Remember, your pets count!

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Never Underestimate The Importance of a Good Dog Leash

Wednesday, September 11, 2019
posted by Jim Murphy

One of the first things that you need to do when you adopt a dog or a new puppy is buy a leash. This may not be as simple as it sounds.  You must keep in mind that a dog leash is a training tool.  You can pay lots of money for a fancy leash but what good is it if it can’t keep your dog under control? The best leash is one that allows you to communicate with your dog and get him to do what you want him to do.  A  standard 6 inch nylon or leather dog leash s great for walks or basic obedience exercises, but it won’t allow you to give corrections to your dog over long distances.  A retractable 25 – 30 foot leash is good for training a puppy or teaching him the “stay” command but it may be a little difficult to keep him under control.  Never use a chain leash, they are not good for training and they may injure your dog.

The size of the leash depends on the size of your dog.  The bigger the dog, the wider his leash should be. When buying a leash for a puppy, think in terms of the size he’ll be when he’s full grown. A leash should be long enough to give him some slack but too long which will make it difficult for you to control him. Avoid  leashes with decorations or glitter. They could come off and choke your dog. Always have more that one leash available.

Remember, your pets count!

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Massive English Mastiffs

Tuesday, September 10, 2019
posted by Jim Murphy

There are several dogs known as the worlds largest dog. According to the Guinness Book of World Records, one of the largest dogs is Hercules, a massive English Mastiff. He was entered in the Guinness Book of World Records in 2001.  The dog weighed 280 pounds with paws the size of softballs and a 38 inch neck.  He’s owned by J. Flynn of Peabody,  Massachusetts. His owner says that he is extremely gentle and wouldn’t hurt anyone.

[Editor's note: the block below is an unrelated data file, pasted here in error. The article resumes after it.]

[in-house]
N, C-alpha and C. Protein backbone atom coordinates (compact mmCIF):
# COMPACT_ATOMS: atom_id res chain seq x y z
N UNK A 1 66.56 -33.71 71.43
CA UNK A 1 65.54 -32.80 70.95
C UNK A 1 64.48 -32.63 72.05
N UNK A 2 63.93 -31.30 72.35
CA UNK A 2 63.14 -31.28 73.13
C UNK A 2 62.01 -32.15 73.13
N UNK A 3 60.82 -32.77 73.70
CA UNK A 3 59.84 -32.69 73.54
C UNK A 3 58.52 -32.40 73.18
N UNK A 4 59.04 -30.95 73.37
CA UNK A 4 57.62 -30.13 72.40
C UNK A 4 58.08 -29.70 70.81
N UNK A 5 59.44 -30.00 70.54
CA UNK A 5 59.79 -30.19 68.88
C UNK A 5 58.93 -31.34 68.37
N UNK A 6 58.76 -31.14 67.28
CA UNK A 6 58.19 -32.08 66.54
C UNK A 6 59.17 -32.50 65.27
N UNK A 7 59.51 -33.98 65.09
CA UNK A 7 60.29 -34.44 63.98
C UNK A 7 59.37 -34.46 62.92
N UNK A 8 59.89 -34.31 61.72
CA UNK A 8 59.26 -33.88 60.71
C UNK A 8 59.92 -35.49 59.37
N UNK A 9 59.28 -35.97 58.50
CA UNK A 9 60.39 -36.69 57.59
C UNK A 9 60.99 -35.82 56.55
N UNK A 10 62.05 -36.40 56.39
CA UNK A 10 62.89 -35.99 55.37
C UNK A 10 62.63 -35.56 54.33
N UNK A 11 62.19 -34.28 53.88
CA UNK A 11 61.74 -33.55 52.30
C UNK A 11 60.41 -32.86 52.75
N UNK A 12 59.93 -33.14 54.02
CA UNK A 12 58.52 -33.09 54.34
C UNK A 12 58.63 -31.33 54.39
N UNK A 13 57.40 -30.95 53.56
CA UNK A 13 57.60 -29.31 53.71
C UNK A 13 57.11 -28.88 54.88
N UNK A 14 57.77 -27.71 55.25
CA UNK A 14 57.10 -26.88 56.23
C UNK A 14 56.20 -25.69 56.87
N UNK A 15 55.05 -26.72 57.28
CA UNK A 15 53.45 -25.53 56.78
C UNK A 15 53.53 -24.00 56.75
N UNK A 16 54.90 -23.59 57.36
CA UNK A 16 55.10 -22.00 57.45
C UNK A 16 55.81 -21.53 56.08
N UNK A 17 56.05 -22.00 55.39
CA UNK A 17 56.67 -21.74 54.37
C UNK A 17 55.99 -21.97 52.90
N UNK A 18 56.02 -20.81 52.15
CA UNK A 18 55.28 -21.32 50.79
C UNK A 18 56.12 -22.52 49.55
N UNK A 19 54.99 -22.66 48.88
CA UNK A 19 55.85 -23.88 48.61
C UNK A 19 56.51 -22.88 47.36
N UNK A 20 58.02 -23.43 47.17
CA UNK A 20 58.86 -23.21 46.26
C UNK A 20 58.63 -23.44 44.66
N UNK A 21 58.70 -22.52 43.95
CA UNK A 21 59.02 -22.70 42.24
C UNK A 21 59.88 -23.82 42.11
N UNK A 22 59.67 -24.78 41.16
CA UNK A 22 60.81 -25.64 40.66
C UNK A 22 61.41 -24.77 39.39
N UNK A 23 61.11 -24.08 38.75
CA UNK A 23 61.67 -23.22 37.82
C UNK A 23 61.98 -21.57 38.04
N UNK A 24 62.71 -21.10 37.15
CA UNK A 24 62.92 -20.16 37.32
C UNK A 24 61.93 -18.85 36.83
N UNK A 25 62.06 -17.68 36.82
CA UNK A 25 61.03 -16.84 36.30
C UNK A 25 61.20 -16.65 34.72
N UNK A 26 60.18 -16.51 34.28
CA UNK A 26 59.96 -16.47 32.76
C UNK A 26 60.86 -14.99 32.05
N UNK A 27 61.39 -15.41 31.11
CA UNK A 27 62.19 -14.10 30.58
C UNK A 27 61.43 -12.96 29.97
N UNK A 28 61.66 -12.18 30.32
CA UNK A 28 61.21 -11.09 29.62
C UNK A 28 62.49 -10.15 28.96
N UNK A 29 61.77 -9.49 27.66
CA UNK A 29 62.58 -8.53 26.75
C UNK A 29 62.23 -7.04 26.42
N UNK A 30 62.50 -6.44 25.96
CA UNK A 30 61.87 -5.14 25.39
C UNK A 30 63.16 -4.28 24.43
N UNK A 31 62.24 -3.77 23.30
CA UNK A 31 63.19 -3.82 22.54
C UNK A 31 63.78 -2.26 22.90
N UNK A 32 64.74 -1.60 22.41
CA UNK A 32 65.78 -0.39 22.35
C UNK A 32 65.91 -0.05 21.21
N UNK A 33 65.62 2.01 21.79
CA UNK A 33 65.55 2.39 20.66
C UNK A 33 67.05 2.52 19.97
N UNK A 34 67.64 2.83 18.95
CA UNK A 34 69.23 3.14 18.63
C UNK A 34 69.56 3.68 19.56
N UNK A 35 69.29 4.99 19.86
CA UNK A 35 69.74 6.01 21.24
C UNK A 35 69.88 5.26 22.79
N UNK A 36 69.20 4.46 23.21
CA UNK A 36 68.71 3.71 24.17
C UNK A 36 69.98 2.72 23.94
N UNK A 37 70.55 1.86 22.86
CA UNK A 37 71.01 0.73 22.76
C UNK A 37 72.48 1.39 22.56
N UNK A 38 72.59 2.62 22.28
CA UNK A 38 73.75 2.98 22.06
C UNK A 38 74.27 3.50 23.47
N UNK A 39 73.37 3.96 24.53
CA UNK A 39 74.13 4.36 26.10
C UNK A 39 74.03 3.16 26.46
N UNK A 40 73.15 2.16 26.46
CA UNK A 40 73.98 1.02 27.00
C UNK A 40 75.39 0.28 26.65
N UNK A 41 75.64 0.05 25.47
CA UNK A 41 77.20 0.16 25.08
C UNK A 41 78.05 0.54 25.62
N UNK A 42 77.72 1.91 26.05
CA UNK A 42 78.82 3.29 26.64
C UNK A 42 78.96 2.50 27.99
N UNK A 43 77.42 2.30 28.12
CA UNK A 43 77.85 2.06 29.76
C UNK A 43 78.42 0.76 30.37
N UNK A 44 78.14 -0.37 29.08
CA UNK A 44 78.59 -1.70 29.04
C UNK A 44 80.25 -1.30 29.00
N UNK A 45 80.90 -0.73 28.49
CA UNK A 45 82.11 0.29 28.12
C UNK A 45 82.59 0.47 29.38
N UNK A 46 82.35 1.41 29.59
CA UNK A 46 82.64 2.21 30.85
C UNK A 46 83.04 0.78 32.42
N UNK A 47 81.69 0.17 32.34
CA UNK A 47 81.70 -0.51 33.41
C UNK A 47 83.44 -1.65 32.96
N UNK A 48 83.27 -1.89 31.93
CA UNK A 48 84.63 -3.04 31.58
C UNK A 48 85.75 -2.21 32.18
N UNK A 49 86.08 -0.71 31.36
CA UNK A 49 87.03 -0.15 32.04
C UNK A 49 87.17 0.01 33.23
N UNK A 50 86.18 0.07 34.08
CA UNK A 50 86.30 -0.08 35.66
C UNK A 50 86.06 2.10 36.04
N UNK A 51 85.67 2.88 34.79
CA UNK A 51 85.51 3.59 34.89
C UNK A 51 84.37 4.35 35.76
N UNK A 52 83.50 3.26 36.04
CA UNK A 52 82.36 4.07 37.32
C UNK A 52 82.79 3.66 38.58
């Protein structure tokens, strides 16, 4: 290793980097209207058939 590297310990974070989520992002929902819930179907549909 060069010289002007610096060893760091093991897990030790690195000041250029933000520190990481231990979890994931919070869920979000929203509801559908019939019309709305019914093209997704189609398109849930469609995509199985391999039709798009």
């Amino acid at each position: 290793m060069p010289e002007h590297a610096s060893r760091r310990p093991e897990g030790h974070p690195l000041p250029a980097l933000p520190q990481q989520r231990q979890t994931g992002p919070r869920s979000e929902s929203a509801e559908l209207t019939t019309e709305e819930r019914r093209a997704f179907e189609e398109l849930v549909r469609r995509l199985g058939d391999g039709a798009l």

A born guard dog, English Mastiff’s rarely bark.  They love to please and need a lot of human leadership.  They need to be socialized well when they’re young so they don’t become aloof with strangers. The Mastiff tends to drool, wheeze and snore loudly.  They can also be somewhat difficult to train. The objective in training this dog is to try to achieve a pack leader status.

Mastiffs tend to be lazy that’s why it’s important that they get regular exercise.  Make sure that you get a very strong dog leash as these dogs are extremely heavy. Life expectancy is between 10 and 12 years.

Remember, your pets count!

The music is playing on Edgewater Gold Radio! The station that always plays the best variety of oldies from the 50s through the 80’s. Have a great day and enjoy Edgewater Gold Radio on your Amazon Echo device. Ask Alexa to “Play Edgewater Gold Radio” or listen from our website: Edgewater Gold

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Do You “Humanize” Your Pets?

Monday, September 9, 2019
posted by Jim Murphy

The recent addition to our  family is a Siamese/Himalayan mix named Atantis. He is a very smart fellow and a wonderful addition to our little family here in Delaware. Atlantis is extremely chatty and loves to “talk” all the time. Since our other cat, Millie is very shy and not social, we welcome our new friend with open arms. Atlantis loves to sit with us and get involved in whatever we’re doing.  He comes when we call him and understands certain commands. He also eats lots more than Millie and poops lots more than Millie.  Since Millie is a smaller cat, her food requirements are a bit less than that of Atlantis.